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Can you see your emotional body? Your moral body?

by David Shackleton (Contact David at david@integraldesign.org)

The most important fact about psychological imbalance is to know that one is unbalanced.  Historically, balance has come about (where it has) through social and cultural factors.

For instance, the traditional roles of men and women balanced each other, political balance came through alternating from the left to the right, and social institutions evolved balancing elements (for instance, democracy can be thought of as giving hierarchical power (a masculine form) to the largest consensus (a feminine

But all of these were unconscious balances.  The time has come for conscious balancing to come about, within the individual psyche.  The first step along this road is the realization of imbalance and the need for balance as a psychological project.  To help create this realization is the purpose of this column.

It is dangerous to believe that a one-sided view is complete and righteous, because then one demonizes those who hold the opposite side of the balance that one lacks and needs.

An example of this occurred in Canada in December, 2008, when the Harper government proposed legislation intended to bankrupt the opposition parties.  The result was the formation of a coalition of those parties which threatened to bring down the government.

Stephen Harper prorogued parliament in order to avoid a vote of no confidence, perhaps the most undemocratic act ever performed within a parliamentary democracy.  The whole thing began with the profoundly unbalanced notion that the conservative party had the whole answer, that the opposition was superfluous and had no useful role, that we would be better of without them.  This is unconscious imbalance in the extreme.

Why is it normal for us to be unbalanced?  The answer lies with our feelings, what feels good and what doesn’t.  Let’s use an analogy.

Imagine a bodybuilder working out in the gym.  This particular bodybuilder has worked hard on the right side of his body, so his right side biceps and pecs are impressive.  When he picks up the weights with his right hand, it feels great, strong and coordinated.

When, on the other hand (literally!) he picks them up with his left hand, it feels weak and floppy and not something enjoys doing.  Much better to continue working out on the right, where he can lift fifty and sixty pounds, compared to the twenty his left hand can lift.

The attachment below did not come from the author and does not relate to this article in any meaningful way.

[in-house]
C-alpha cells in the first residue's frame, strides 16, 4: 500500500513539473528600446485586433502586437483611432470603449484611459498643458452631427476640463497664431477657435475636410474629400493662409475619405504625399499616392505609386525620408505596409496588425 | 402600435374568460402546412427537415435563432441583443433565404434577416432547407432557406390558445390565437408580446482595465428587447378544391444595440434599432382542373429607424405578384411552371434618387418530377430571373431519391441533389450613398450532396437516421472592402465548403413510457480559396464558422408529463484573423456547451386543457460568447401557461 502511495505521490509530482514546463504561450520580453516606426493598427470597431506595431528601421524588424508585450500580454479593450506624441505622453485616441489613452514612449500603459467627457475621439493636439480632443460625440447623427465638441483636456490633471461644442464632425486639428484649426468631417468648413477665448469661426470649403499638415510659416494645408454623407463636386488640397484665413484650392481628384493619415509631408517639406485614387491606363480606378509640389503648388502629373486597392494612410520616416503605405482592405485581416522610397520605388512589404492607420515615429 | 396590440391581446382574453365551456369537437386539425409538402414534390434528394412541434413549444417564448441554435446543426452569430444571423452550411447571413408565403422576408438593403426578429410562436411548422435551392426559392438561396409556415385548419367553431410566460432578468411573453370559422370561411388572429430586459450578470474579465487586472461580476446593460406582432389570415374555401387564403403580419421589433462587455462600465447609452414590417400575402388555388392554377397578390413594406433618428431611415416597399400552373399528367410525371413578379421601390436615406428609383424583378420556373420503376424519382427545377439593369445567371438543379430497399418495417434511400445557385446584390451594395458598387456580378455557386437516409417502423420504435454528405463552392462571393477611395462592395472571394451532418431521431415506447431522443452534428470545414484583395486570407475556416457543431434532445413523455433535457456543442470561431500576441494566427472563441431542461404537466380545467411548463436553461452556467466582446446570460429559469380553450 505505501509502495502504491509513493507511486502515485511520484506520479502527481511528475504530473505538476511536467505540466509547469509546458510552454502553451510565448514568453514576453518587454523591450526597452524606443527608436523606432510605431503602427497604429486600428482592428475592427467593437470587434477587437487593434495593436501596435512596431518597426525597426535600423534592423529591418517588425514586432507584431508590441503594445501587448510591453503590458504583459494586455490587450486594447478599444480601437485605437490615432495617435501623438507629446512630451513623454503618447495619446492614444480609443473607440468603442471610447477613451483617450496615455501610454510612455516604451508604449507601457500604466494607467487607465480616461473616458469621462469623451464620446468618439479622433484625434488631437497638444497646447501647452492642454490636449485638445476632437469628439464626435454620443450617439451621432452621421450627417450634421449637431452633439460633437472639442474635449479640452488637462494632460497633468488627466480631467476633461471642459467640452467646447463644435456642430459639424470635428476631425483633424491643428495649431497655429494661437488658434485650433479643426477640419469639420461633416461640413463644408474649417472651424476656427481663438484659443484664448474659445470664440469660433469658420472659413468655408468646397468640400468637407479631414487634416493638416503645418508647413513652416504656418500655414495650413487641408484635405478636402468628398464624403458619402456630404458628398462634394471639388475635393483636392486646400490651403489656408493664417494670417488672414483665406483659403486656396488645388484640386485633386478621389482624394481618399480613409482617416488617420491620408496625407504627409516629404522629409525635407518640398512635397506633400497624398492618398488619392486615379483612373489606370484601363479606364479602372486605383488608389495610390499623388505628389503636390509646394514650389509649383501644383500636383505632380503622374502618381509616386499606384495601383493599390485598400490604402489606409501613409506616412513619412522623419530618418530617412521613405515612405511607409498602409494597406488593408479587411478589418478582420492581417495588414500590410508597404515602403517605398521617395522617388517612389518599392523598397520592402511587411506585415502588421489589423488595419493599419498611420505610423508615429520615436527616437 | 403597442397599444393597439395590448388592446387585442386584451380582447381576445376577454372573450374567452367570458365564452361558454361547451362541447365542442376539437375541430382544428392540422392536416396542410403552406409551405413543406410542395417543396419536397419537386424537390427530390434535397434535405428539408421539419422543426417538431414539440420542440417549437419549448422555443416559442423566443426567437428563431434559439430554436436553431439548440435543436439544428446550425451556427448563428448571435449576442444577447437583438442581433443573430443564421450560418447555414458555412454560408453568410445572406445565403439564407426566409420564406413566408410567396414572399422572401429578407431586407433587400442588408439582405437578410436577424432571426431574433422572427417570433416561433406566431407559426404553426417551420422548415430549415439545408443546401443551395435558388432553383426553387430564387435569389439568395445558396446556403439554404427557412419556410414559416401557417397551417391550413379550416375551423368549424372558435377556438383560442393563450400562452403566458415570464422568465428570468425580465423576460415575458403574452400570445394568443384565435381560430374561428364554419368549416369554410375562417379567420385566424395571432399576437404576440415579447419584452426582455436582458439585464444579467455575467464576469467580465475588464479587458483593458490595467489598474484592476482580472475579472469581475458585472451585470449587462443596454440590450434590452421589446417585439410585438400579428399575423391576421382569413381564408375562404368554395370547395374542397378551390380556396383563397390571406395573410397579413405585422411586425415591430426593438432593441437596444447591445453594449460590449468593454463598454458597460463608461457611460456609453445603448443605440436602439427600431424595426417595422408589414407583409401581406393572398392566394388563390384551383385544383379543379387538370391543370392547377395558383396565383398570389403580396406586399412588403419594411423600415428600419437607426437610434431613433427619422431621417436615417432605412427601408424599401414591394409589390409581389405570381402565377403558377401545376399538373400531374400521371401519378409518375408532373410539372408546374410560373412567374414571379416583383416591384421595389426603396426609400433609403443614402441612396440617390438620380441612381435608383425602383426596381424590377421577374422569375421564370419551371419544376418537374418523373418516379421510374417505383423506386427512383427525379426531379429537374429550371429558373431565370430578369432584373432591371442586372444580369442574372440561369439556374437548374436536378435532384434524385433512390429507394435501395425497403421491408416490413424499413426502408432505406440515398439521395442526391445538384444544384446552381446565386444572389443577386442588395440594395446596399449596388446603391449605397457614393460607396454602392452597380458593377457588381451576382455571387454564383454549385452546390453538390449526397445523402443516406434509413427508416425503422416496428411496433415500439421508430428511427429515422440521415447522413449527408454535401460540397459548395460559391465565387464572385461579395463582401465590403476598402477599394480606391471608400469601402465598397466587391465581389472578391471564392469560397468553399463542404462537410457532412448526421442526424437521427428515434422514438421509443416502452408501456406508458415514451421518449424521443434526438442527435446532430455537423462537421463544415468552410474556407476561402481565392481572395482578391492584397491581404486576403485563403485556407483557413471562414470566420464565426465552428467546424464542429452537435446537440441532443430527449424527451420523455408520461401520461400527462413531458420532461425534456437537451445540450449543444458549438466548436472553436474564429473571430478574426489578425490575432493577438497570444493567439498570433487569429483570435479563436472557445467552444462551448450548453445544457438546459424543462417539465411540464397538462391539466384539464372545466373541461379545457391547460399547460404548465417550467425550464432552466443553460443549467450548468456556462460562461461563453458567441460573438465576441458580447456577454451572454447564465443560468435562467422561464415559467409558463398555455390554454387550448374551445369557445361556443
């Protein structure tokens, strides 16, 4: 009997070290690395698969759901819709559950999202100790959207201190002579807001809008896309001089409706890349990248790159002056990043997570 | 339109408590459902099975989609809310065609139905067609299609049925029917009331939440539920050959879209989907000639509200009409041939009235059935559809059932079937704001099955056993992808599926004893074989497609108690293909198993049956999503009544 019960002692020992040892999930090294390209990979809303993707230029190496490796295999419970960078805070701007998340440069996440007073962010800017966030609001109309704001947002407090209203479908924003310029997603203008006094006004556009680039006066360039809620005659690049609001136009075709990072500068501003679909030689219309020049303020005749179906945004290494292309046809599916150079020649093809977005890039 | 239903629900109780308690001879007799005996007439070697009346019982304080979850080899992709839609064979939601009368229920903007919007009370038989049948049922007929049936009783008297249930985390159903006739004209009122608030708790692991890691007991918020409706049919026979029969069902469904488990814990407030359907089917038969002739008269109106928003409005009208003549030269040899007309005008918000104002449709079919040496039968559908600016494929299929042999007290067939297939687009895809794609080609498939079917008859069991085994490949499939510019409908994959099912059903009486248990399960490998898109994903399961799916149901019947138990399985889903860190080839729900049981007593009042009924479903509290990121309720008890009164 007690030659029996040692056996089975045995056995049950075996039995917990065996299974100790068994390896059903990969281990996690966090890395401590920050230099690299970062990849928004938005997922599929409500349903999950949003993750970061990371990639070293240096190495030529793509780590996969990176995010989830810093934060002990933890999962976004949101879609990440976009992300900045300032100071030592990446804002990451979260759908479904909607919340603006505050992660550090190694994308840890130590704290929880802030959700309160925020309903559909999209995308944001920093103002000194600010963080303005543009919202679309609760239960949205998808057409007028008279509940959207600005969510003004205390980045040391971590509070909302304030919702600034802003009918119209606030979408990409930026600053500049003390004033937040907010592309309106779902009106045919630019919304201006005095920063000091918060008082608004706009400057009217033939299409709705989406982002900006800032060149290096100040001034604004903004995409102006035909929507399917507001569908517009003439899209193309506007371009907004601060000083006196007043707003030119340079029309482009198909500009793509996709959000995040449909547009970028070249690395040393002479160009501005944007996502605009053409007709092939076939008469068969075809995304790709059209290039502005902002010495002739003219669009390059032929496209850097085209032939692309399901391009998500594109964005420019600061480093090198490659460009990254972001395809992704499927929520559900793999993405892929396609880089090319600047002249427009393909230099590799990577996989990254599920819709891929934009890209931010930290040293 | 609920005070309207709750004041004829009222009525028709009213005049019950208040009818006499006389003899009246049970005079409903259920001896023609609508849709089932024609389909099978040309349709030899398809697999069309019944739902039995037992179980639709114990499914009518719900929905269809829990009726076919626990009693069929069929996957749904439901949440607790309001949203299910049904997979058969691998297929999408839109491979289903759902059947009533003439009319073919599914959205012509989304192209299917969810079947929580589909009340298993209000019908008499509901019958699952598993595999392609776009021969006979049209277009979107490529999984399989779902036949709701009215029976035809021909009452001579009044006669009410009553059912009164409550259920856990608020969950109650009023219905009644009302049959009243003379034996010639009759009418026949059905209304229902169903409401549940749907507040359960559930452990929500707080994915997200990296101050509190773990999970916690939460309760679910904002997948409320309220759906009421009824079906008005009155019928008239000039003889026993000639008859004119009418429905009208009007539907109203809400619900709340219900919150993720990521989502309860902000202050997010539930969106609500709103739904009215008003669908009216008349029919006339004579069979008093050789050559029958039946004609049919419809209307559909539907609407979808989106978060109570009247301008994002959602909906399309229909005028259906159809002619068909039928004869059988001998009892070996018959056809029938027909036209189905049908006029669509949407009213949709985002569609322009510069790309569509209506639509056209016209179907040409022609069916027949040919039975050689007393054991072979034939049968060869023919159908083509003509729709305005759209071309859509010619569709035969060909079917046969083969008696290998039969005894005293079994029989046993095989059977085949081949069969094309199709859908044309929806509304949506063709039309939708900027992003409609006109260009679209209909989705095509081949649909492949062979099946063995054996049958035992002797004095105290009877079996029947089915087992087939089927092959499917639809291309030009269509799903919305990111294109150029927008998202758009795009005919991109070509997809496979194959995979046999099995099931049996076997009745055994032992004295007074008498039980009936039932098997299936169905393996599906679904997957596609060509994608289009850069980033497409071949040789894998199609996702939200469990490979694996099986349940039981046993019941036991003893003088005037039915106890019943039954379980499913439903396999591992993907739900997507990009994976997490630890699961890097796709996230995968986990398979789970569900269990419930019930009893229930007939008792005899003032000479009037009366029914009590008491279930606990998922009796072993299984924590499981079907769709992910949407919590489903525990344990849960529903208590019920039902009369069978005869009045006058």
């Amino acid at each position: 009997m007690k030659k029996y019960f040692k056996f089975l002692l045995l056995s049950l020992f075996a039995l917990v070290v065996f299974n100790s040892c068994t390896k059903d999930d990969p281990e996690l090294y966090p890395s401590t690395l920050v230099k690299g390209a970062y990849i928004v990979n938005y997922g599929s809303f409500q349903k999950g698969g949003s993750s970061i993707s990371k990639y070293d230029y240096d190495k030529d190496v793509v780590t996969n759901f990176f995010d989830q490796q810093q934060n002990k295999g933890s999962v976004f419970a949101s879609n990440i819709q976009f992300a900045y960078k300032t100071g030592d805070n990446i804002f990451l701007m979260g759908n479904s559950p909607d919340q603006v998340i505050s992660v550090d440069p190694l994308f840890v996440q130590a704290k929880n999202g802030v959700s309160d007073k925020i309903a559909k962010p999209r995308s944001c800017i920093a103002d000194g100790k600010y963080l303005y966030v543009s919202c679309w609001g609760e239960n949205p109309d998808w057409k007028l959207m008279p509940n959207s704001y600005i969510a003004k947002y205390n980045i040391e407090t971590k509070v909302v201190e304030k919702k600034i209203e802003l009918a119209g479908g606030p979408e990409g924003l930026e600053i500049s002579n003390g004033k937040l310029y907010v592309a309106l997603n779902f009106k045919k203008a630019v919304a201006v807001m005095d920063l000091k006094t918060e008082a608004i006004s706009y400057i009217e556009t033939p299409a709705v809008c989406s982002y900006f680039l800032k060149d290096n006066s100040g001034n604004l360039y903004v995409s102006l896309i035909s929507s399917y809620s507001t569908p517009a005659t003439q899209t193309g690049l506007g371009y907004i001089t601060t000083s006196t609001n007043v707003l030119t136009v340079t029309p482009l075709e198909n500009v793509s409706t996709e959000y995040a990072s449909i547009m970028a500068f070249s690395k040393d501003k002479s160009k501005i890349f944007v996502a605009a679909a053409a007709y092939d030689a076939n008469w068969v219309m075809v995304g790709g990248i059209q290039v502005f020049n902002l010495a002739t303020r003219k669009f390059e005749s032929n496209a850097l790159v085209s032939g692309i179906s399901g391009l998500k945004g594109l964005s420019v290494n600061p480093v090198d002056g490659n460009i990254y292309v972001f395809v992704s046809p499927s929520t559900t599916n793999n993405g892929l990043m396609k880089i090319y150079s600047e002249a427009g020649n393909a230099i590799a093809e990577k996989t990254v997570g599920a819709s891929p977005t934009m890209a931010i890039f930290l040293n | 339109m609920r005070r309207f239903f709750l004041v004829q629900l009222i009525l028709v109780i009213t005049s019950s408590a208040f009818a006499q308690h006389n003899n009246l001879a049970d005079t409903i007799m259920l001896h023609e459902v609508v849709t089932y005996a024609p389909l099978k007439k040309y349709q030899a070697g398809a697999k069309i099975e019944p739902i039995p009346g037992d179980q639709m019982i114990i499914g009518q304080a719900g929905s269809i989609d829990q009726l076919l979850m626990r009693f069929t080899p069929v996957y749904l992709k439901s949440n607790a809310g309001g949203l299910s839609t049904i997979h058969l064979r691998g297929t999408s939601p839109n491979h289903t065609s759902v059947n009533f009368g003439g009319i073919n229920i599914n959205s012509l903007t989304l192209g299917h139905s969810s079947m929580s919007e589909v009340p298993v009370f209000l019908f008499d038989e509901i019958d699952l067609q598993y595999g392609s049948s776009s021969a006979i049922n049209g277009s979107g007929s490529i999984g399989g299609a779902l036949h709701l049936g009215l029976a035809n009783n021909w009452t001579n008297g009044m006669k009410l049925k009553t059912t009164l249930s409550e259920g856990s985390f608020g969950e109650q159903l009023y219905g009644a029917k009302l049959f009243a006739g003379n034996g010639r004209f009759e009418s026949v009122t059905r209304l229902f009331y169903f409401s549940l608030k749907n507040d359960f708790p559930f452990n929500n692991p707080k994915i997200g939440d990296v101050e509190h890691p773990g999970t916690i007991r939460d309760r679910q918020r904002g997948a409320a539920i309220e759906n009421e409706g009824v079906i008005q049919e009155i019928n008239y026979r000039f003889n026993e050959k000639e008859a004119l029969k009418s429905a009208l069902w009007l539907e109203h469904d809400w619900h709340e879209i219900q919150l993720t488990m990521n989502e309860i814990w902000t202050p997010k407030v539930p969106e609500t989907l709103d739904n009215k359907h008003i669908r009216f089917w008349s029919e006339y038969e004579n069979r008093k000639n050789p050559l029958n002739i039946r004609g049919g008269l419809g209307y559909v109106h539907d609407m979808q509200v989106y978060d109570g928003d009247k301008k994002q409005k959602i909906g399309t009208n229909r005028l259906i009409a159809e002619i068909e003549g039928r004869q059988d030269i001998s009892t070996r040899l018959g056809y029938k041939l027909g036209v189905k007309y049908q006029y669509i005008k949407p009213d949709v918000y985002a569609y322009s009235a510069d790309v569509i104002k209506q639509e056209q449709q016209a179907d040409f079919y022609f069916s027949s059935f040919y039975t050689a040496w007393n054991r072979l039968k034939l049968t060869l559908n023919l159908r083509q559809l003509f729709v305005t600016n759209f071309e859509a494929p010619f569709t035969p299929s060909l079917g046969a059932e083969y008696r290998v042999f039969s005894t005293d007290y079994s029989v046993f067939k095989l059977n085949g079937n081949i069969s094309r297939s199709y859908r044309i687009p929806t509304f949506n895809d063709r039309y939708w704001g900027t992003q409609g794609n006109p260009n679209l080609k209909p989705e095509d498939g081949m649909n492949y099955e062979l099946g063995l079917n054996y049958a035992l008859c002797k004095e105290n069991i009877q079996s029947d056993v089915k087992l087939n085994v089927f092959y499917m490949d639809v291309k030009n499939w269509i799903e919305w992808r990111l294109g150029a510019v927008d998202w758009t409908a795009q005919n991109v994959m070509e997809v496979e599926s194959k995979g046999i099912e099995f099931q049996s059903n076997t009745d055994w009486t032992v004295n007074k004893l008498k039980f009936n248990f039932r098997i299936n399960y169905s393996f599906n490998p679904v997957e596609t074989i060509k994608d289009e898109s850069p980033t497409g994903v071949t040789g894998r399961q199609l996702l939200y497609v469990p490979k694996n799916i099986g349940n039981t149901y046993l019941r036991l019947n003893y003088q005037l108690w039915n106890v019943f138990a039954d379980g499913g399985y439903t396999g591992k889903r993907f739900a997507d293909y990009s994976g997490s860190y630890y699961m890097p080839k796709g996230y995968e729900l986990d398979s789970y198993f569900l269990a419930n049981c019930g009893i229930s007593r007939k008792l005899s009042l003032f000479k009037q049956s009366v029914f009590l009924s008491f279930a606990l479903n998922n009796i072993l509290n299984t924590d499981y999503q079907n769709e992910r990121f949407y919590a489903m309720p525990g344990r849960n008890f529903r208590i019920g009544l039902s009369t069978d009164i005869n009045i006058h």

Such a bodybuilder would look strange, with impressive muscular development on only one side of his body and the other side undeveloped.  And yet, that is exactly what virtually all of us would look like, if one could see our emotional and moral bodies.

We keep using the approach that feels good to us, the one where we feel competent and powerful, and the balancing approach on the other side, where we feel weak or scared or
incompetent, stays that way because it never gets exercised.

We don’t develop the skills we need on that side because we would have to make a project out of it, exercising it anyway even though it felt awful, didn’t work well and wasn’t much good at getting things done (at first, anyway).

Since we are usually trying to accomplish something and don’t make time for developing ourselves or have patience to work though our incompetence, we stay with what we know, trust or enjoy.

Now, of course, bodybuilders know that they have to exercise both sides of their bodies, and they tend to do it in a balanced way from the start.  We don’t typically have that benefit in our emotional and moral development, principally because we can’t see the imbalance in our psyches.  Imbalance feels right, because we don’t know any better.

What would we do if we did know better?  We would make a project out of exercising our weaker side, developing its competence before we planned to actually use it to accomplish things in our lives.  If we are afraid of confrontation, for instance, we would practice confronting off line, in workshops or with friends or a therapist, in ways where we could learn without being penalized by failing to do it well.

This is the approach that I recommend.  Set some time aside for working on the weaker side of your psyche, and find ways to exercise those skills or approach where it doesn’t matter if you don’t succeed , don’t do it exactly right.  Start with small weights, in other words, and then work your way up.

Pretty soon, the new approach will begin to feel okay, not so bad.  And then it will begin to feel great, and you will wonder why you were ever afraid of it, and you will find yourself using it regularly in your life, and see it working for you in ways that you never thought possible.